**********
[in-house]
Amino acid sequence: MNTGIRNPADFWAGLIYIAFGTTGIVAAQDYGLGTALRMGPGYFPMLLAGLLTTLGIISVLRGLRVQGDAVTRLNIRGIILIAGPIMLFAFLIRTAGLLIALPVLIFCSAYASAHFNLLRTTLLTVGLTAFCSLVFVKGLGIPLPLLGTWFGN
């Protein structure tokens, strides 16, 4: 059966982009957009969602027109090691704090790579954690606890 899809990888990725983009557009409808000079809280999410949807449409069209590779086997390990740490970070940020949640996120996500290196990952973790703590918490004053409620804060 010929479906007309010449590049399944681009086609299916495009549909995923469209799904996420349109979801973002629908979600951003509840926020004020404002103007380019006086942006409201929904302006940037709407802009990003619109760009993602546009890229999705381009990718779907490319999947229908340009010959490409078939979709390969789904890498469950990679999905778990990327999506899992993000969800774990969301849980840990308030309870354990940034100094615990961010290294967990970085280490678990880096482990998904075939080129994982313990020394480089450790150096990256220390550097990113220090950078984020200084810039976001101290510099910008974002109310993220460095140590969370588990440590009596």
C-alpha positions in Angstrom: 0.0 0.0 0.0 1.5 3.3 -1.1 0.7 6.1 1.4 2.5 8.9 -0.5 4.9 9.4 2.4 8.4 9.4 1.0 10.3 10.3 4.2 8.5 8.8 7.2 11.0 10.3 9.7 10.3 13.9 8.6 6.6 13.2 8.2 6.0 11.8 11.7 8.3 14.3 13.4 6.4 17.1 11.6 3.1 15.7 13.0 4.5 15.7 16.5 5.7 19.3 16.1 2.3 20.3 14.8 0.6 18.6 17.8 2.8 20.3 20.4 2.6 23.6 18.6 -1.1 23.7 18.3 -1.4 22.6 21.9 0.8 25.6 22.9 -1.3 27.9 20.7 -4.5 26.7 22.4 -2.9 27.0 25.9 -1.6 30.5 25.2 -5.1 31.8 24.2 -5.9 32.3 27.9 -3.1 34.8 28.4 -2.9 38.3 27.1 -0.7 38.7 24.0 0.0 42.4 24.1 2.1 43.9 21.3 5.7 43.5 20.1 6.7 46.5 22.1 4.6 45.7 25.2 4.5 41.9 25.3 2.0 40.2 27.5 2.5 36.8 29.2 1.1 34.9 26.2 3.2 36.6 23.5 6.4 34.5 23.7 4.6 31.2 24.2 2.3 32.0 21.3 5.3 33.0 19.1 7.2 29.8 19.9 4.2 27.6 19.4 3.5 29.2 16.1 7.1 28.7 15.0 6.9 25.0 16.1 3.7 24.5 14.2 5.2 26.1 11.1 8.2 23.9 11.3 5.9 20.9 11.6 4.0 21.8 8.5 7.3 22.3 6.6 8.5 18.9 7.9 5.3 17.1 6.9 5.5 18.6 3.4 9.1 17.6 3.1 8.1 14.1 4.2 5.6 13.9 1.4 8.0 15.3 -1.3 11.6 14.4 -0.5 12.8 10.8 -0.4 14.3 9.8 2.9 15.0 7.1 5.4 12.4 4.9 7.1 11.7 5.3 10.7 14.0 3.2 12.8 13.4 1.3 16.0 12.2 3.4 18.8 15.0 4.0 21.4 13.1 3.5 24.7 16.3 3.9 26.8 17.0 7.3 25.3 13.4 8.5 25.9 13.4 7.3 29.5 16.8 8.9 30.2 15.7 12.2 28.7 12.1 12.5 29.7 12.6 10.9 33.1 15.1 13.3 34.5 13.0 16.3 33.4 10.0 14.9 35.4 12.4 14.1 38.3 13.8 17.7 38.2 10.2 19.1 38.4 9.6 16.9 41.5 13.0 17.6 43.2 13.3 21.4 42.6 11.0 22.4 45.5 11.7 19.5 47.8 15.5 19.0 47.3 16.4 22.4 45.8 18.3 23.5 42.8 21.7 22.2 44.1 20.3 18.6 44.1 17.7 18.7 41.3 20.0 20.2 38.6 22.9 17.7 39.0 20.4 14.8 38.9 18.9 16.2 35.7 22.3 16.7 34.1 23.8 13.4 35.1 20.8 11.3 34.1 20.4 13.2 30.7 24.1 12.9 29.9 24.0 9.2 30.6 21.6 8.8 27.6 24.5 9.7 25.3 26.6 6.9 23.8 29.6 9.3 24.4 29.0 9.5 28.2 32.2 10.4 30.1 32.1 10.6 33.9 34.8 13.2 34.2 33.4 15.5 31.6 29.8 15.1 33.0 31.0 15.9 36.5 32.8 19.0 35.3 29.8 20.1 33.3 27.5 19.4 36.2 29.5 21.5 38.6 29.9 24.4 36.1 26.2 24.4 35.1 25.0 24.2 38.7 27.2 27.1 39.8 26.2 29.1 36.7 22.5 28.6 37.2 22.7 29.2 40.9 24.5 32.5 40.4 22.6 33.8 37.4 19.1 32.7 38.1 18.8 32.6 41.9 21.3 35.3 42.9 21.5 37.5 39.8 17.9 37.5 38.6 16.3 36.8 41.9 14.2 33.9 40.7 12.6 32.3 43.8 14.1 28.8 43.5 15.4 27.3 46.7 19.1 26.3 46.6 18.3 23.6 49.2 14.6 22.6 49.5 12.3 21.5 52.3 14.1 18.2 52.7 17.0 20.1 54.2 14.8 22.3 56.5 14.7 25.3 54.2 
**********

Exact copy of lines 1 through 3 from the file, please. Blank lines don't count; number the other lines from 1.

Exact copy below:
[in-house]
Amino acid sequence: MNTGIRNPADFWAGLIYIAFGTTGIVAAQDYGLGTALRMGPGYFPMLLAGLLTTLGIISVLRGLRVQGDAVTRLNIRGIILIAGPIMLFAFLIRTAGLLIALPVLIFCSAYASAHFNLLRTTLLTVGLTAFCSLVFVKGLGIPLPLLGTWFGN
């Protein structure tokens, strides 16, 4: 059966982009957009969602027109090691704090790579954690606890 899809990888990725983009557009409808000079809280999410949807449409069209590779086997390990740490970070940020949640996120996500290196990952973790703590918490004053409620804060 010929479906007309010449590049399944681009086609299916495009549909995923469209799904996420349109979801973002629908979600951003509840926020004020404002103007380019006086942006409201929904302006940037709407802009990003619109760009993602546009890229999705381009990718779907490319999947229908340009010959490409078939979709390969789904890498469950990679999905778990990327999506899992993000969800774990969301849980840990308030309870354990940034100094615990961010290294967990970085280490678990880096482990998904075939080129994982313990020394480089450790150096990256220390550097990113220090950078984020200084810039976001101290510099910008974002109310993220460095140590969370588990440590009596």